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6 former Philadelphia prosecutors are now suing DA Larry Krasner for age discrimination

The former staffers were among more than 30 employees who were called into the District Attorney’s office in January 2018, three days after Krasner took office, and ordered to leave their positions.

Philadelphia District Attorney Larry Krasner speaks inside the DA's office in Center City in June.
Philadelphia District Attorney Larry Krasner speaks inside the DA's office in Center City in June.Read moreHEATHER KHALIFA / Staff Photographer

Another former top prosecutor who was fired by Philadelphia District Attorney Larry Krasner is suing the DA and city for age discrimination, bringing the tally of city litigators who say they were dismissed due to their age to six.

In a federal lawsuit filed Wednesday, James Carpenter — the former chief of the Family Violence and Sexual Assault Unit — alleges that three days after Krasner took office in January 2018, he was given the “Hobson’s choice” of either resigning or being fired from his post at the District Attorney’s Office, where he had worked for 22 years.

After refusing to resign, Carpenter, then 53, claims he was instructed to clear out his office and escorted out of the Center City building, later submitting his “forced resignation” by email. Carpenter, who says he was not given a reason for his ouster, contends in the lawsuit that he was dismissed due to his age, alleging that his cases were then reassigned to “younger, less experienced prosecutors,” and that Krasner’s public remarks to the media have revealed a “partiality” toward younger prosecutors.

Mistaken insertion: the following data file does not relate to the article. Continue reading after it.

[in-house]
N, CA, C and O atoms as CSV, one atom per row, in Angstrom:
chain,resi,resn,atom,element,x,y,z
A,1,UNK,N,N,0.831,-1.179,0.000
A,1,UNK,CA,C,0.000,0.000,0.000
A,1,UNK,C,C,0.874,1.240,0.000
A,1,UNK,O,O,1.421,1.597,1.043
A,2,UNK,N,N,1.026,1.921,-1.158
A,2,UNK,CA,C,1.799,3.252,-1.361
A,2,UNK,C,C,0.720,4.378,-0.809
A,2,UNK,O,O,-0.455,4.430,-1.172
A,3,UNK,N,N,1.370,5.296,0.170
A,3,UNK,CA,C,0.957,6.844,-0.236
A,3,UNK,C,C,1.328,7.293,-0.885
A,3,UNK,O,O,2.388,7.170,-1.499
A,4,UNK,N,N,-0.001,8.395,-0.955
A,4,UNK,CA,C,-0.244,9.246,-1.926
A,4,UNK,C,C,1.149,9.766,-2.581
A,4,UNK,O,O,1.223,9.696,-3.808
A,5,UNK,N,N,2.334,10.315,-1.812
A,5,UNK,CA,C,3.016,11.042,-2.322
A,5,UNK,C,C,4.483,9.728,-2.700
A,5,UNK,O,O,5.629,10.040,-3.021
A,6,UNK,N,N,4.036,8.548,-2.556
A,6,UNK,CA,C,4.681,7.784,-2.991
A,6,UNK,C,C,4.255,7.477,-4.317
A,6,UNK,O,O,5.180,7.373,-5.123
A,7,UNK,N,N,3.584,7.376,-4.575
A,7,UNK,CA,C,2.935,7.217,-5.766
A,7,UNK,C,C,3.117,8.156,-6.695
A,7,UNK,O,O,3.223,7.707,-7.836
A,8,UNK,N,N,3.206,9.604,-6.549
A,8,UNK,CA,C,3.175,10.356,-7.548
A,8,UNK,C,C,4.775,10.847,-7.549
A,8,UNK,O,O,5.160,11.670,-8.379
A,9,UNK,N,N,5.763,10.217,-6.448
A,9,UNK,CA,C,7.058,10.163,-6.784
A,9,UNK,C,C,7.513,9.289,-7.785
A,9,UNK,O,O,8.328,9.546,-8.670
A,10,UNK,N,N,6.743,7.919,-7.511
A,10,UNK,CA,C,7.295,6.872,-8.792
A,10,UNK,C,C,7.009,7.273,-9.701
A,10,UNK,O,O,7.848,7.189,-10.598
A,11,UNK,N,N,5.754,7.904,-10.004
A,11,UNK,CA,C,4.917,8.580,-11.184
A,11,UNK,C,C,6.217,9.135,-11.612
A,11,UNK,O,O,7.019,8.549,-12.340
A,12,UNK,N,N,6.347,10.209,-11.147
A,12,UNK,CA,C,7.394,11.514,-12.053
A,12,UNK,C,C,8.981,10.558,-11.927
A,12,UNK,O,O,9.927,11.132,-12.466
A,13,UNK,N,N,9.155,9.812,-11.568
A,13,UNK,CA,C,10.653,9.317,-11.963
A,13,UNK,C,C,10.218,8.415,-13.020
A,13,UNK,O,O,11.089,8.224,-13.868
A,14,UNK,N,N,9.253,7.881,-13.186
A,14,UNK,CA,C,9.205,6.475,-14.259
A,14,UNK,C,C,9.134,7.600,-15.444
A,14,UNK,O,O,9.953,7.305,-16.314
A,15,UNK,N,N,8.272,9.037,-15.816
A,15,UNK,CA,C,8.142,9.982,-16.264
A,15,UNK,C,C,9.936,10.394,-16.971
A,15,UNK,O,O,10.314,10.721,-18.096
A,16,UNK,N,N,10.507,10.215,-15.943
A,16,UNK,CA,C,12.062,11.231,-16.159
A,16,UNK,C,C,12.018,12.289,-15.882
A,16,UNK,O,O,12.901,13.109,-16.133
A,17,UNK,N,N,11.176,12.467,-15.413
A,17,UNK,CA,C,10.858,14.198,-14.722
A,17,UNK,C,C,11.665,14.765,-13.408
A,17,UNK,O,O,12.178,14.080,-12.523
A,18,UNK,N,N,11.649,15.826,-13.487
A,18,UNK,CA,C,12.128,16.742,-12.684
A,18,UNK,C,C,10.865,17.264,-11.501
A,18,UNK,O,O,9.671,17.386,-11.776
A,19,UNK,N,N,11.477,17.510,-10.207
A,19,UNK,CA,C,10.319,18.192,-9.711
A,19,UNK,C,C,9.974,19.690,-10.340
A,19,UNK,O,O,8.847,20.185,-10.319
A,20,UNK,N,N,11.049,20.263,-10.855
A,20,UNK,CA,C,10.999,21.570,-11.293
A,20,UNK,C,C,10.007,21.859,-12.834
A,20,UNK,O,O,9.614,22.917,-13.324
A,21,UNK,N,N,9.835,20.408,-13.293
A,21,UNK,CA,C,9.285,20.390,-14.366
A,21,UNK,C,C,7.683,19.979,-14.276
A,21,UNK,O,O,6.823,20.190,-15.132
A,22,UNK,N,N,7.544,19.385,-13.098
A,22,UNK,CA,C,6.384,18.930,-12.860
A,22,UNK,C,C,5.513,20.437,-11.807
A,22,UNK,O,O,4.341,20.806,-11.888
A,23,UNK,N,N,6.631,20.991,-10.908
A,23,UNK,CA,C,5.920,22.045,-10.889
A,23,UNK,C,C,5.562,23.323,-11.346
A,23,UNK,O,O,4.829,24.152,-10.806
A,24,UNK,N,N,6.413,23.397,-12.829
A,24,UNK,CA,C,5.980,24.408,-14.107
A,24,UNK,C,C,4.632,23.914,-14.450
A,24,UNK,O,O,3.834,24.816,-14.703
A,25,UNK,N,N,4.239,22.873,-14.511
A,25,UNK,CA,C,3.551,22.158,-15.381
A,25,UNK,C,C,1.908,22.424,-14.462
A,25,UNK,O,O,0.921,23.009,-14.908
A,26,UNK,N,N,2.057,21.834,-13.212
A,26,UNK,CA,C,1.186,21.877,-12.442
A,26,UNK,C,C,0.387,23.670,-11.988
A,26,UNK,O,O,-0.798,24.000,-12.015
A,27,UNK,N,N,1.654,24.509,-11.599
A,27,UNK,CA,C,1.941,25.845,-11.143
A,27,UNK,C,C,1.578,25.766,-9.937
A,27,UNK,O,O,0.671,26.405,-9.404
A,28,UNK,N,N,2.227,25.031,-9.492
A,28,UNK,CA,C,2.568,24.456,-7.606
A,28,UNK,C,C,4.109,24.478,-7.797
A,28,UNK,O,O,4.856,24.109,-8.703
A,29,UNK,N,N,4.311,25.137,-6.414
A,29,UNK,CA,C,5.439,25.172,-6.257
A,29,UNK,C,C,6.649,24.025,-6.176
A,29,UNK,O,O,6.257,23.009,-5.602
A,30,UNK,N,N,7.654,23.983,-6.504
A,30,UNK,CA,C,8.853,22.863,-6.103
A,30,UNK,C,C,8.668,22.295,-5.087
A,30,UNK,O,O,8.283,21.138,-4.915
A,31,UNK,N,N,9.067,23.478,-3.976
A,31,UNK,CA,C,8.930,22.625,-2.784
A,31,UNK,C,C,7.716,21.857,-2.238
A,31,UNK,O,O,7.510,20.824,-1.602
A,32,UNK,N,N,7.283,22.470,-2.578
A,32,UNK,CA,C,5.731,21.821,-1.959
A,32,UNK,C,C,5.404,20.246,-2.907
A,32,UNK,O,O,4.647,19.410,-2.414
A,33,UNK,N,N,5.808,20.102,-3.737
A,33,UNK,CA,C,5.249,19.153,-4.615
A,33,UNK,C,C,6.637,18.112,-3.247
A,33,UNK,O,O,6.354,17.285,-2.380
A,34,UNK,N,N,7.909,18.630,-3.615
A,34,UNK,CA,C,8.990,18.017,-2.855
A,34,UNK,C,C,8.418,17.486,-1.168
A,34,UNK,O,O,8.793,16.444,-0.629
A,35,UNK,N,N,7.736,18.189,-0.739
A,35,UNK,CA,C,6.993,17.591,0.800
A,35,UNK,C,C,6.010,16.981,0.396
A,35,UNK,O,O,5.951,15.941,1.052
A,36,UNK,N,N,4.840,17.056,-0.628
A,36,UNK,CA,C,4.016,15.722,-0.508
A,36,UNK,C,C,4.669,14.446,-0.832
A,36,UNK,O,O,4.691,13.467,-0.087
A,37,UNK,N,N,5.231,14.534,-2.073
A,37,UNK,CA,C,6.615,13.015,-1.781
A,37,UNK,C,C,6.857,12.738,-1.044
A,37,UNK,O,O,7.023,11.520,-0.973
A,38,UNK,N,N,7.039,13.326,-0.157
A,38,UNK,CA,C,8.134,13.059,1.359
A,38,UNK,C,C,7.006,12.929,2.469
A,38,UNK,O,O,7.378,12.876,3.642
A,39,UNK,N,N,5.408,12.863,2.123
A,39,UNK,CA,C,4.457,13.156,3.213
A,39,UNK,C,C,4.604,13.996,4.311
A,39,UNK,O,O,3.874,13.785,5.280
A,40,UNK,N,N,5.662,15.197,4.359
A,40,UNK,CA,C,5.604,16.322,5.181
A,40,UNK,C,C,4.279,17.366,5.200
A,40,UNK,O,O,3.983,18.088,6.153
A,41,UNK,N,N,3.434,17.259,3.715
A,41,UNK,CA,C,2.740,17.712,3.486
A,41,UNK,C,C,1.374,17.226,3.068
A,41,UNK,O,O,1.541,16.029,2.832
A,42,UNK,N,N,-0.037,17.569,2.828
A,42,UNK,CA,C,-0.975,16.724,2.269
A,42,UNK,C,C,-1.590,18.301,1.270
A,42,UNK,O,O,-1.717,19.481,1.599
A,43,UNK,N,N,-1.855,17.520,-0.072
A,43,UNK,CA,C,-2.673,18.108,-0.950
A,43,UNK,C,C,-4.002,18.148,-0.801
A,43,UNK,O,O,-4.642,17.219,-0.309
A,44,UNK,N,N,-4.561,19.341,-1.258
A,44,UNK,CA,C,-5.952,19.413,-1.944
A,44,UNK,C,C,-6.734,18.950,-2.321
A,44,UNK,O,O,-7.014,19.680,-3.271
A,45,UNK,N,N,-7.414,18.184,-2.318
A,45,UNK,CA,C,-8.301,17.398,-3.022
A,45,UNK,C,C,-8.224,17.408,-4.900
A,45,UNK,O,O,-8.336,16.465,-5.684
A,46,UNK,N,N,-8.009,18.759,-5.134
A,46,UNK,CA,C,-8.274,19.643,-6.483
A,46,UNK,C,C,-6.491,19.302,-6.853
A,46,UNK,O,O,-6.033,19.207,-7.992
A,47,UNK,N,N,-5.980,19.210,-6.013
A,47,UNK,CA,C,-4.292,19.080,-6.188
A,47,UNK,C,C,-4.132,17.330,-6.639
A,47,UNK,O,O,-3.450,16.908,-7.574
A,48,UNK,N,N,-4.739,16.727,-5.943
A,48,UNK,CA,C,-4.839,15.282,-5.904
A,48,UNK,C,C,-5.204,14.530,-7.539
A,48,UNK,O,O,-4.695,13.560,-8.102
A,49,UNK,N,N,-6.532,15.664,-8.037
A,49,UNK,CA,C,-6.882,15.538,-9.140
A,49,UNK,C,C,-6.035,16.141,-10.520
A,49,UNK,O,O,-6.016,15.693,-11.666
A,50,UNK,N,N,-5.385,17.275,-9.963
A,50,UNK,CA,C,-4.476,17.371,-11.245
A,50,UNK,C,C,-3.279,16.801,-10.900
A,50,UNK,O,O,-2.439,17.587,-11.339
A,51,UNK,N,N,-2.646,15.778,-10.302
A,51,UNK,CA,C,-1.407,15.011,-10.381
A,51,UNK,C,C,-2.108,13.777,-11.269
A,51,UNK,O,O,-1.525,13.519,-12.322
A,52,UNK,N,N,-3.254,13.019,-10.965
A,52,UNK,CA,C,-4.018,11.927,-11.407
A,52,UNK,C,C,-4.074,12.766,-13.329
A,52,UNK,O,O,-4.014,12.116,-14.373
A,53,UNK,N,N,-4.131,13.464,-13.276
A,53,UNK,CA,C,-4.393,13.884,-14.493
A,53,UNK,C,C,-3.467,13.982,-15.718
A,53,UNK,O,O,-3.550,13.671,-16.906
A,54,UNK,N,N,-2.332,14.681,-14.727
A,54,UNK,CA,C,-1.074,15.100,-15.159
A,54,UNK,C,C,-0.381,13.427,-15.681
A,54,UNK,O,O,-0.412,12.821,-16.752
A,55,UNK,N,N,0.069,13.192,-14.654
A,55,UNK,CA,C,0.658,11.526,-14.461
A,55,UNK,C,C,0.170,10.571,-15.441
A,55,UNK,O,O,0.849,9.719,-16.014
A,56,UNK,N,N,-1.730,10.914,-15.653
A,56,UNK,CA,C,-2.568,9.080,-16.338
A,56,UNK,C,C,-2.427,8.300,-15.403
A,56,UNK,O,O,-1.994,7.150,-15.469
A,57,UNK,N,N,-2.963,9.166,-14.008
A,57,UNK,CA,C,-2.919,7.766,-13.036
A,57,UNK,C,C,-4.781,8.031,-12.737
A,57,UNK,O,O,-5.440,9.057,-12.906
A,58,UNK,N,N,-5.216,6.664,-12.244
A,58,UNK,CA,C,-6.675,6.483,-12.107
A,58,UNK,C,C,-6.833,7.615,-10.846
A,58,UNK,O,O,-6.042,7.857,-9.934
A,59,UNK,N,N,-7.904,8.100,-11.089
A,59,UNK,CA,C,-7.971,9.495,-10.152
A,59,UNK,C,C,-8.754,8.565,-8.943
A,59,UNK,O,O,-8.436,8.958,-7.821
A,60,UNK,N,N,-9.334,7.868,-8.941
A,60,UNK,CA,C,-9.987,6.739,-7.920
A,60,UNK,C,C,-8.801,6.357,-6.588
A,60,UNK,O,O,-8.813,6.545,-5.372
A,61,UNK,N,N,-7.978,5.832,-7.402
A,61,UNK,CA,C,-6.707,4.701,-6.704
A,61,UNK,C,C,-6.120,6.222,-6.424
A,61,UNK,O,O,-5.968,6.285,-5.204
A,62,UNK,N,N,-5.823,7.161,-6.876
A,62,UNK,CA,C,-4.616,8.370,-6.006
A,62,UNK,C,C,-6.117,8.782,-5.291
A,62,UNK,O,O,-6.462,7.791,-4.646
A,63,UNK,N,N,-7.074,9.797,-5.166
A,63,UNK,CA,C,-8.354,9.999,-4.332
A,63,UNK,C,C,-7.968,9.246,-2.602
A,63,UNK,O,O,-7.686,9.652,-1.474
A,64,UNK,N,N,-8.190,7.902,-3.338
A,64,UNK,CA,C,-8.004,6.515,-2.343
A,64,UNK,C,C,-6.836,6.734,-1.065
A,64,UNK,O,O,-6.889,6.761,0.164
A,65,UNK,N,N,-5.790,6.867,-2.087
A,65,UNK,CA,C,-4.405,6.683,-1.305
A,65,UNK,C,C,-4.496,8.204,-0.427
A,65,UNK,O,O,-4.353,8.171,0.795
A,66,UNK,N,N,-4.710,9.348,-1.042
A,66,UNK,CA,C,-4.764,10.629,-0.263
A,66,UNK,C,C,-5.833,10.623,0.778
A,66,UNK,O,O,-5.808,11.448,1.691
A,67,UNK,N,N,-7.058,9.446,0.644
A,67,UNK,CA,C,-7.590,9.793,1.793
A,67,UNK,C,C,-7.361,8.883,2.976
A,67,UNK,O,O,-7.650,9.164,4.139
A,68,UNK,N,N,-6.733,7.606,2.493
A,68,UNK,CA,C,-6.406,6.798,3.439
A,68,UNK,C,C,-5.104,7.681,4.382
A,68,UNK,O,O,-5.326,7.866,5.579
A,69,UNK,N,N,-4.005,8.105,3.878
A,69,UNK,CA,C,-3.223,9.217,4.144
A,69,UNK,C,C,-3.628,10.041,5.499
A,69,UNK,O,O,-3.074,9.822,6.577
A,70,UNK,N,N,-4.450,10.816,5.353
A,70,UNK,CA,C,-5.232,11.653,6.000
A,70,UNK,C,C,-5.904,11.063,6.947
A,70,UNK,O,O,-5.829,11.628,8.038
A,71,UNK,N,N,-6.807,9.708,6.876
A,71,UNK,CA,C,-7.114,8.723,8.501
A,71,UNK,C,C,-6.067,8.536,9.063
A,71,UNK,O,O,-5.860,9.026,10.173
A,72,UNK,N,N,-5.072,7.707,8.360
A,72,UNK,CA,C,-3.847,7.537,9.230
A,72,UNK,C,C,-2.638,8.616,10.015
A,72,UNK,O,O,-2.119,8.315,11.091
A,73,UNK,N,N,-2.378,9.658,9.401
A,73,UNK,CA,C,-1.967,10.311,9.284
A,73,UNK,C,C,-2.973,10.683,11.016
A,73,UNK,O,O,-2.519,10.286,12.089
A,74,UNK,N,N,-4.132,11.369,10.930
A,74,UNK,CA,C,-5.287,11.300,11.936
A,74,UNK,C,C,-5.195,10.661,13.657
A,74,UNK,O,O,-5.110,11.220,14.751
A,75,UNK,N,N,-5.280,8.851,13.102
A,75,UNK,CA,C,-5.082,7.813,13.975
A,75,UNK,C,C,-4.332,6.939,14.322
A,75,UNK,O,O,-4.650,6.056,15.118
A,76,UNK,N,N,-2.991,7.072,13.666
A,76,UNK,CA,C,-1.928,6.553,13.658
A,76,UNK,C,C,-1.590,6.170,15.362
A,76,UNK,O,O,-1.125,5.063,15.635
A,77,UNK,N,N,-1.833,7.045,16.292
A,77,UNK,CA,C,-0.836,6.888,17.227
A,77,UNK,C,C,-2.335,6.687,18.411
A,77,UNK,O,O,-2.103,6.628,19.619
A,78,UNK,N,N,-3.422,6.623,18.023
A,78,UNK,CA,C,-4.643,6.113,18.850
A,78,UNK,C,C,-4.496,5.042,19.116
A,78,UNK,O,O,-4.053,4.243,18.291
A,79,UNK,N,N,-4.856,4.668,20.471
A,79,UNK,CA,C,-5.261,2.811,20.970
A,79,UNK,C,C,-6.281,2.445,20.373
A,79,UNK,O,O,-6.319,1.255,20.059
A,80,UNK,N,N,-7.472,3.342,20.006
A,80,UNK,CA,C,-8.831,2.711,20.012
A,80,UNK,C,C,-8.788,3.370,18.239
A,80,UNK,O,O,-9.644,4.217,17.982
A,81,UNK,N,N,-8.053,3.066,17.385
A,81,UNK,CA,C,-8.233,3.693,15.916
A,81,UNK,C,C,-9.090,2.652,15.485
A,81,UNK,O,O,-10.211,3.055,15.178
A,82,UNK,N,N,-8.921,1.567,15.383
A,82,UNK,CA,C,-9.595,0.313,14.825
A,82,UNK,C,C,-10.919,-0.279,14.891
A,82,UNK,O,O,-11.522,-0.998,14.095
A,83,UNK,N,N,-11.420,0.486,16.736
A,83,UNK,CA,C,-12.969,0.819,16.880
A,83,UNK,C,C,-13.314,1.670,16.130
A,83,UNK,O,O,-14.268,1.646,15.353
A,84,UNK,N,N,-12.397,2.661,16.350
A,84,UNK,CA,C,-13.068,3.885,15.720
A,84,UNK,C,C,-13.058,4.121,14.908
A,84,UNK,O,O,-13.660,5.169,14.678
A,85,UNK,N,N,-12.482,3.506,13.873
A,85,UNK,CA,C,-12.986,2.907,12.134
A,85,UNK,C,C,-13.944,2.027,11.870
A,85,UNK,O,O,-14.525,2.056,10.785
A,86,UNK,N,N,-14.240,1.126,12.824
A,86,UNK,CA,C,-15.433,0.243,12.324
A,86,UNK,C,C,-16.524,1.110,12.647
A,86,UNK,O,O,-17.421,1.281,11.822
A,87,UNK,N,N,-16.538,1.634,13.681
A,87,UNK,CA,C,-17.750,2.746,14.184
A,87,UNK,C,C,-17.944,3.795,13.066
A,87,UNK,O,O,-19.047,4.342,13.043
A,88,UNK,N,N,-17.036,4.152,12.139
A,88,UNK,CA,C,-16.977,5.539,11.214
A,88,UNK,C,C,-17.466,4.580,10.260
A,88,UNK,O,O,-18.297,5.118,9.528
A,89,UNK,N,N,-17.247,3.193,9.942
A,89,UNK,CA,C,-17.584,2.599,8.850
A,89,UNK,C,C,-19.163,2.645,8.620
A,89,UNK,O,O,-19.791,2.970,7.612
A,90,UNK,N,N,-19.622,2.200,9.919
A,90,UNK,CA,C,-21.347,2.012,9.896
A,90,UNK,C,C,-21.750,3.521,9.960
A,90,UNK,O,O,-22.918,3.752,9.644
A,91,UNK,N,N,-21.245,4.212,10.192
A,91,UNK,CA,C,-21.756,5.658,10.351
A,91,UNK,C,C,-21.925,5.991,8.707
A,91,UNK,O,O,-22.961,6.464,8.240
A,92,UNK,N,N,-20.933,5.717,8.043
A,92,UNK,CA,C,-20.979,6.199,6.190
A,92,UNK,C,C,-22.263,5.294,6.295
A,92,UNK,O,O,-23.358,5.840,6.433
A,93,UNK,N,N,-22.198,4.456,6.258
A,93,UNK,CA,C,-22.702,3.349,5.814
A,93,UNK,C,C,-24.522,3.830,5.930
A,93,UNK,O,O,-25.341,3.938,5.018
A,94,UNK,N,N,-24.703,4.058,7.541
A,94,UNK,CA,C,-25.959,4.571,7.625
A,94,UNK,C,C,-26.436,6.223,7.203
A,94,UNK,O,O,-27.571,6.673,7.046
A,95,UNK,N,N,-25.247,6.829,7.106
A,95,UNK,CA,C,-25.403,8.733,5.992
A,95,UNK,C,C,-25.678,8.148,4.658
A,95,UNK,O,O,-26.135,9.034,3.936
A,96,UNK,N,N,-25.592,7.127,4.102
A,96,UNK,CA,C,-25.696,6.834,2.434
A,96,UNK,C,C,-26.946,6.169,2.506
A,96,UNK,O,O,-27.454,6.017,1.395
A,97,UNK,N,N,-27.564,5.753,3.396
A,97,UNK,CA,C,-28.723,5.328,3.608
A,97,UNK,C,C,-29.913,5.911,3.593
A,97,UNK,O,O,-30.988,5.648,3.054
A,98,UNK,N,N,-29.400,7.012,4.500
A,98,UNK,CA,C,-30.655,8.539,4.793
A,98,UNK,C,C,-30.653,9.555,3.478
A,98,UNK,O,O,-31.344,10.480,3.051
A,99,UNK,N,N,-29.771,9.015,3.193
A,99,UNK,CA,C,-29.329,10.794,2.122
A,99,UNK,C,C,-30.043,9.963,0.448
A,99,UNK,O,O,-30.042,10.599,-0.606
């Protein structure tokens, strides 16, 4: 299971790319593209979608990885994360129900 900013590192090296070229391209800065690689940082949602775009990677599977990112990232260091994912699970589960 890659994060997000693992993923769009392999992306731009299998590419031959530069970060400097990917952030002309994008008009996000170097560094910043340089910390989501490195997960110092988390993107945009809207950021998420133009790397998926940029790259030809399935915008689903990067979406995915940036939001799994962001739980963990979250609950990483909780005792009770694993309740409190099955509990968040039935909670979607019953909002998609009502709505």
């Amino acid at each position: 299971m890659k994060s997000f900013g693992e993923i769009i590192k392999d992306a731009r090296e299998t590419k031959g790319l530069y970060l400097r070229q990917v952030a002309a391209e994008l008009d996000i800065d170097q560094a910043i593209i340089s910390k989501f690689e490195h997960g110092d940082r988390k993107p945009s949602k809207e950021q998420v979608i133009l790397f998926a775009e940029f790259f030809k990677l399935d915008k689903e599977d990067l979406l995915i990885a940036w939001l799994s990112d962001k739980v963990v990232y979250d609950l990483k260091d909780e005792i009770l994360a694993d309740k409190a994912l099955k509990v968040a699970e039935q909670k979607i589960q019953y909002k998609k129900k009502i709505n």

Carpenter declined to comment on the lawsuit Thursday. His attorney, Sidney L. Gold, did not return a request for comment.

Carpenter, who was dismissed from the District Attorney’s Office in a sweeping staff shake-up in Krasner’s first week, is the sixth former city prosecutor to sue Krasner for age discrimination in the last five months. Another prosecutor has also filed suit, alleging she was let go because she is white.

In September, former prosecutors Carlos Vega and Joseph Whitehead Jr., who worked in the homicide unit, and Michelle Seidner, who last worked in the Economic and Cyber Crime Unit, sued, citing age discrimination. Vega was 61 at the time, Whitehead 64, and Seidner 60.

Last week, Mark Gilson, a longtime homicide prosecutor, and E. Marc Costanzo, a former chief of the Special Investigations Unit, also filed a federal lawsuit against Krasner, alleging they were let go because of their ages. Both men were 58 at the time of dismissal.

All seven former staffers were among more than 30 employees dismissed three days into Krasner’s term.

Krasner’s spokesperson, Jane Roh, pushed back against the claims.

“The District Attorney is a 58-year-old man who upon taking office, as one of his first official acts, hired an 84-year-old first assistant DA and a 69-year-old first assistant DA to the senior leadership of this office," she wrote in an email Thursday. “It is not only common for a newly elected official to select their own leadership team and staff – it is expected. The coach gets to pick the team and to call the plays.”

It’s not unusual for top prosecutors to begin their tenures with staffing changes.

Krasner’s “broad reorganization” affected about 10% of lawyers in the office. Ed Rendell, a former Philadelphia district attorney, mayor, and governor, told The Inquirer that he dismissed about 25% of the staff when he took over as the city’s top prosecutor in 1978. In December, as incoming Delaware County District Attorney Jack Stollsteimer prepared to take office, he fired 11 prosecutors, or 23% percent of the staff.

Carpenter’s lawsuit seeks compensation for his lost wages, salary, benefits, and damages, or alternatively, reinstatement to his job with the city.